Paul Wright and Robert Toku­na­ga recent­ly con­duct­ed a meta-analy­sis of 15 research stud­ies and found that women’s per­cep­tions of their male partner’s pornog­ra­phy use was asso­ci­at­ed with sig­nif­i­cant­ly less sat­is­fac­tion with the rela­tion­ship, their sex life, and their body108. In qual­i­ta­tive stud­ies, many women gave voice to this dam­age, describ­ing feel­ings of betray­al, reduced respect for their part­ner, and feel­ing less val­ued and inad­e­quate. Oth­ers will not explic­it­ly know that their part­ner con­sumes porn but may still expe­ri­ence it’s impact on reduced inti­ma­cy, respect and love with­out know­ing why. At the extreme end, pornog­ra­phy can exac­er­bate and be used as a tool in abu­sive rela­tion­ships, for exam­ple, by mod­el­ling and nor­mal­is­ing humil­i­at­ing lan­guage and acts which are then used in the abuse 109.

It was a deci­sion to do some­thing that took him away from me and from our relationship’

I thought I wasn’t attractive’

I don’t trust him… with my most inti­mate thoughts’

My self-esteem is dam­aged beyond belief’

I start­ed doubt­ing myself. I start­ed doubt­ing my self-worth’

My first boyfriend used to watch a lot of porn… it made me feel quite insecure’

I find it degrad­ing to think that he’s turned on by those women more’

Women and girls talk­ing about the impact of their male partner’s porn use, inter­viewed in a range of research stud­ies110

Of course when rela­tion­ships are dam­aged, they are dam­aged for both par­ties. Both peo­ple are los­ing out on enjoy­ing the rich­ness of con­nec­tive, emo­tion­al­ly sup­port­ive, valu­ing and trust­ing rela­tion­ships. And research con­firms porn’s impact on the rela­tion­al sat­is­fac­tion and qual­i­ty of its users, not just their part­ners. For exam­ple, a lon­gi­tu­di­nal study of new­ly wed cou­ples by Lin­da Muuss­es and her col­leagues, found that hus­bands’ porn use was linked over time to their per­cep­tion of their rela­tion­ship being poor­er qual­i­ty111. Cross-sec­tion­al stud­ies also find an asso­ci­a­tion between men’s porn use and reduced rela­tion­al sat­is­fac­tion, a rela­tion­ship linked to both gen­der roles and objec­ti­fi­ca­tion of their part­ners112. Con­firm­ing and extend­ing these find­ings, in a recent meta-analy­sis of over twen­ty stud­ies, Paul Wright and his col­leagues found pornog­ra­phy con­sump­tion was asso­ci­at­ed with low­er rela­tion­al sat­is­fac­tion across var­i­ous types of research study and dif­fer­ent pop­u­la­tions113.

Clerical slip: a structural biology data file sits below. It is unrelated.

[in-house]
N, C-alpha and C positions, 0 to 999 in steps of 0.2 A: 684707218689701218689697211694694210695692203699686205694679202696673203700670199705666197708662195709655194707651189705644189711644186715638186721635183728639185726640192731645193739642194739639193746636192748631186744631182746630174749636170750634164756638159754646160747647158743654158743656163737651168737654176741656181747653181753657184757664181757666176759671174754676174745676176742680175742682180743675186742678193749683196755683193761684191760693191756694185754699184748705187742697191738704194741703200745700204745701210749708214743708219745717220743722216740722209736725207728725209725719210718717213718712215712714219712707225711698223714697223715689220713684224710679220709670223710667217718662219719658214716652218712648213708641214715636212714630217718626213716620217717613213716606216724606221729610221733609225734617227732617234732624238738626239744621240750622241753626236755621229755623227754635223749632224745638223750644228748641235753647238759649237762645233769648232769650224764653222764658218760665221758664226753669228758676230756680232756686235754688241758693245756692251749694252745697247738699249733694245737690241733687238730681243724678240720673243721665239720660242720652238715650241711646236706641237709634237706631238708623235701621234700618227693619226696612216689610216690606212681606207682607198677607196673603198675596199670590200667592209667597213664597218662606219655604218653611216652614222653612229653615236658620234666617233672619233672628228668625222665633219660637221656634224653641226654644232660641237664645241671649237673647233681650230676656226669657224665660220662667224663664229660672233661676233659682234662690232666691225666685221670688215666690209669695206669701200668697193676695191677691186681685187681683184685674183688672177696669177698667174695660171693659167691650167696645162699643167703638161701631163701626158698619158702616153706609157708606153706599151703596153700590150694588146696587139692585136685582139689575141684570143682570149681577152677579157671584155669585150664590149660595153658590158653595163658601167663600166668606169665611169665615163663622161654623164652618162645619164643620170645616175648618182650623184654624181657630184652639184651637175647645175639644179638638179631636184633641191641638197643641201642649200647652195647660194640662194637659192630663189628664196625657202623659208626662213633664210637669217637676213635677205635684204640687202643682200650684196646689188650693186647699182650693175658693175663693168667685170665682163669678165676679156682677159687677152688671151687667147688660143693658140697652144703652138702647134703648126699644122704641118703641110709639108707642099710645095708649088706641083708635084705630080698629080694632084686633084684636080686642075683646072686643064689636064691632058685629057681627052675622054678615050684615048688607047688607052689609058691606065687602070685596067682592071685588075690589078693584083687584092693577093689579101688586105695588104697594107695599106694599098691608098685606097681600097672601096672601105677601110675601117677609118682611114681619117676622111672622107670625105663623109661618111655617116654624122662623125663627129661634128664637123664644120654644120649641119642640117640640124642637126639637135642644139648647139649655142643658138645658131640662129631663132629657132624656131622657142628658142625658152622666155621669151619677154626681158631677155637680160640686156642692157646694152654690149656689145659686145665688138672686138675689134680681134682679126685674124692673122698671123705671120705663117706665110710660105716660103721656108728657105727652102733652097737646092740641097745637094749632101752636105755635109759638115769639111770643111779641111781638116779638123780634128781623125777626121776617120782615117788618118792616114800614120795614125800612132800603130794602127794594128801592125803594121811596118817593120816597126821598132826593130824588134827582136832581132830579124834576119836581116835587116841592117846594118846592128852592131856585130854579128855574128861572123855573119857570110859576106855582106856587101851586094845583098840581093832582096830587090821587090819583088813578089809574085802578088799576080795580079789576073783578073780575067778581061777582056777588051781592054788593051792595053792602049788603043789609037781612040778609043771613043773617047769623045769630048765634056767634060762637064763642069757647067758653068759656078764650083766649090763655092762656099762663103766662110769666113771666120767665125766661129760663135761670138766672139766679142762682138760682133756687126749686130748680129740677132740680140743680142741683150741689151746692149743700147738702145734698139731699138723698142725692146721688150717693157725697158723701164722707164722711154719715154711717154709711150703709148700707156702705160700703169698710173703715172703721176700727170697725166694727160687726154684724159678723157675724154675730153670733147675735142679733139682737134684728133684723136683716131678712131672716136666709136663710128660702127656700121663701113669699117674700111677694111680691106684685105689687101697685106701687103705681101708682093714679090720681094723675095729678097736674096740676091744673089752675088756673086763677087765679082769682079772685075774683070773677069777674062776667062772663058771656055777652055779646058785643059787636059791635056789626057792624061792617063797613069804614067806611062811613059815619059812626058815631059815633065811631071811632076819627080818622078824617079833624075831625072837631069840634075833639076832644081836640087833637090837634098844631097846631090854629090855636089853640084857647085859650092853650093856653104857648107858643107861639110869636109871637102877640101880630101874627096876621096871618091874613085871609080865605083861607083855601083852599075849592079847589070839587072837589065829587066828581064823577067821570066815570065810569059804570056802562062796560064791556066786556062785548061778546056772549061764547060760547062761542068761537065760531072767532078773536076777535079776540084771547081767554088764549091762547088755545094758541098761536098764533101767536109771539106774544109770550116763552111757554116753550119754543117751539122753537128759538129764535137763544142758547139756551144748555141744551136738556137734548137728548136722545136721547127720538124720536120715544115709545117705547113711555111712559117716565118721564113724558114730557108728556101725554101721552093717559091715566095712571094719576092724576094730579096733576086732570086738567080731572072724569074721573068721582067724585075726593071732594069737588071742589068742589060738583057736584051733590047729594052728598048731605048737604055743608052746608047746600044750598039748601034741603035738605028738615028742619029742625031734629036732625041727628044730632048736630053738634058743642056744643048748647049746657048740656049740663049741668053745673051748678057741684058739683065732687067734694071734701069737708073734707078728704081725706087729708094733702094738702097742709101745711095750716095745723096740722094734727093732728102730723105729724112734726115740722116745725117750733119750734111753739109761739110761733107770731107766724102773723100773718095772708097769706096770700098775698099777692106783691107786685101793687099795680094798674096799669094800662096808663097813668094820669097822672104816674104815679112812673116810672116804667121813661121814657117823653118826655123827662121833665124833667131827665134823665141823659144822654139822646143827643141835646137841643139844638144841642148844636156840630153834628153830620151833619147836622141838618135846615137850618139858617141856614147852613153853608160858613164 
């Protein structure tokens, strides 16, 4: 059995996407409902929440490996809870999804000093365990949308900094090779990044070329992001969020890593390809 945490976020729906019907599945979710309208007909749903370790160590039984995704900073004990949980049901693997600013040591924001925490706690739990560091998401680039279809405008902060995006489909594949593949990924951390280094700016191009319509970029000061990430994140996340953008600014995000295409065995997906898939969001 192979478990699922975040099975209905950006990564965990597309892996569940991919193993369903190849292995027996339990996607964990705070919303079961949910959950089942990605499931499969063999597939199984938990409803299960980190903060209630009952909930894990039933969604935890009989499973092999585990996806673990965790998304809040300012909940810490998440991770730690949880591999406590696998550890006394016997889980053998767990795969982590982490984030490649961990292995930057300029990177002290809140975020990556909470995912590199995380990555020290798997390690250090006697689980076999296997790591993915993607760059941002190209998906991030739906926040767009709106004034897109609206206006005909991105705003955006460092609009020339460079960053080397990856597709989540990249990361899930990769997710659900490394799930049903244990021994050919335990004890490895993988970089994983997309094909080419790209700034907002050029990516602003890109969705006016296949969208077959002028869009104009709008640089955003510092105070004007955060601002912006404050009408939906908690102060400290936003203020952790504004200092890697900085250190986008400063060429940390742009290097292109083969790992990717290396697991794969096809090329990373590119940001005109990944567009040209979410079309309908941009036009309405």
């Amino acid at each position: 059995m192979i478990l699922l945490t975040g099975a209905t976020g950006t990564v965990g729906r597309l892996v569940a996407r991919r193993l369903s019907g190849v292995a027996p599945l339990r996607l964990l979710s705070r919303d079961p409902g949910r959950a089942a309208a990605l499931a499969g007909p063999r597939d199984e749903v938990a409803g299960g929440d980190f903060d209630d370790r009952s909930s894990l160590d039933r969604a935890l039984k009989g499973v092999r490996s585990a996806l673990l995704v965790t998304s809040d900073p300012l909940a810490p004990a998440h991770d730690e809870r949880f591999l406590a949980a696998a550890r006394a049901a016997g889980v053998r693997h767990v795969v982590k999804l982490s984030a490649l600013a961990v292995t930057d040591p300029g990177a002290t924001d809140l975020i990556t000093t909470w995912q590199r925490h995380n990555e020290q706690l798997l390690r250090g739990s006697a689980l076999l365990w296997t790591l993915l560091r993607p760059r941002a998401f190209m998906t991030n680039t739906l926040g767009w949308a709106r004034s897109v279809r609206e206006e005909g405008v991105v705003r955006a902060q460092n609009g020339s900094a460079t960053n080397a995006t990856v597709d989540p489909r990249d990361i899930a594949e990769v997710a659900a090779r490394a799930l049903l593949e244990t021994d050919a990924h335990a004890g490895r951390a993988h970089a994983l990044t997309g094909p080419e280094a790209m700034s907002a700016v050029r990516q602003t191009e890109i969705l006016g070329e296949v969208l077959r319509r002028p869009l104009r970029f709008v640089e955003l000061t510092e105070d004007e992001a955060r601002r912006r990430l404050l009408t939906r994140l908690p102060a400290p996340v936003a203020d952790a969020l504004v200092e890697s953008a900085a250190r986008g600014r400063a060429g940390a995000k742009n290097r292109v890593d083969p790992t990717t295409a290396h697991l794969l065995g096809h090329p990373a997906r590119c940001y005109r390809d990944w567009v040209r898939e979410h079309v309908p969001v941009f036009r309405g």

It is appar­ent from research that there are gen­der dynam­ics to the effects of porn on roman­tic rela­tion­ships: those that are het­ero­sex­u­al and involve the male view­ing it are the most adverse­ly affect­ed. Var­i­ous fac­tors like­ly account for this, includ­ing porn’s par­tic­u­lar emphases on male sex­u­al enti­tle­ment and pre­rog­a­tive, and female objec­ti­fi­ca­tion and den­i­gra­tion, all set with­in a wider con­ducive cul­tur­al context.

Rela­tion­ships may be com­pro­mised by porn to the point of break­down. In a lon­gi­tu­di­nal study com­ple­ment­ing oth­er research, Samuel Per­ry and Cyrus Schleifer found that the prob­a­bil­i­ty of divorce rough­ly dou­bled for both mar­ried men and women who began porn use between sur­vey waves114. An over-arch­ing theme here is iso­la­tion – both through rela­tion­ships becom­ing less con­nec­tive and through them dis­solv­ing. Going fur­ther, iso­la­tion arguably also results from porn lead­ing peo­ple to be less inter­est­ed in rela­tion­ships in the first place. As explored, porn pro­motes a mod­el of the world in which peo­ple are atom­ised and human con­nec­tion ren­dered obso­lete. Many accept porn’s invi­ta­tion to meet their needs’ and may feel that it has115, often times not real­is­ing that it may in fact be plac­ing the sat­is­fac­tion of their deep­est needs out of reach116.

As all rela­tion­ships are enriched by mutu­al enjoy­ment and respect of each other’s inner selves, they can all be impact­ed by porn. Whilst most ado­les­cents will not be in seri­ous roman­tic rela­tion­ships, their rela­tion­ships with their friends and peers can be detri­men­tal­ly affect­ed117. Fur­ther­more porn’s edu­ca­tion in imper­son­al sex, objec­ti­fi­ca­tion, and gen­der roles dur­ing such a for­ma­tive peri­od of devel­op­ment sets up a sig­nif­i­cant risk to future rela­tion­ships. Ado­les­cence is a sen­si­tive peri­od in which sex­u­al scripts, and mod­els of self, oth­ers and rela­tion­ships are read­i­ly laid down or inter­nalised118.

Robert Jensen, a promi­nent pornog­ra­phy researcher, described pornog­ra­phy as what the end of the world looks like’119. It’s nature and effects can cer­tain­ly seem dystopi­an, oper­at­ing like a silent par­a­site, set­ting in motion mil­lions of every­day tragedies. Return­ing full cir­cle to our analy­sis of its busi­ness mod­el, this is part­ly done by its com­pro­mise of our agency – the thing that is per­haps most cen­tral to the human con­di­tion, explored next.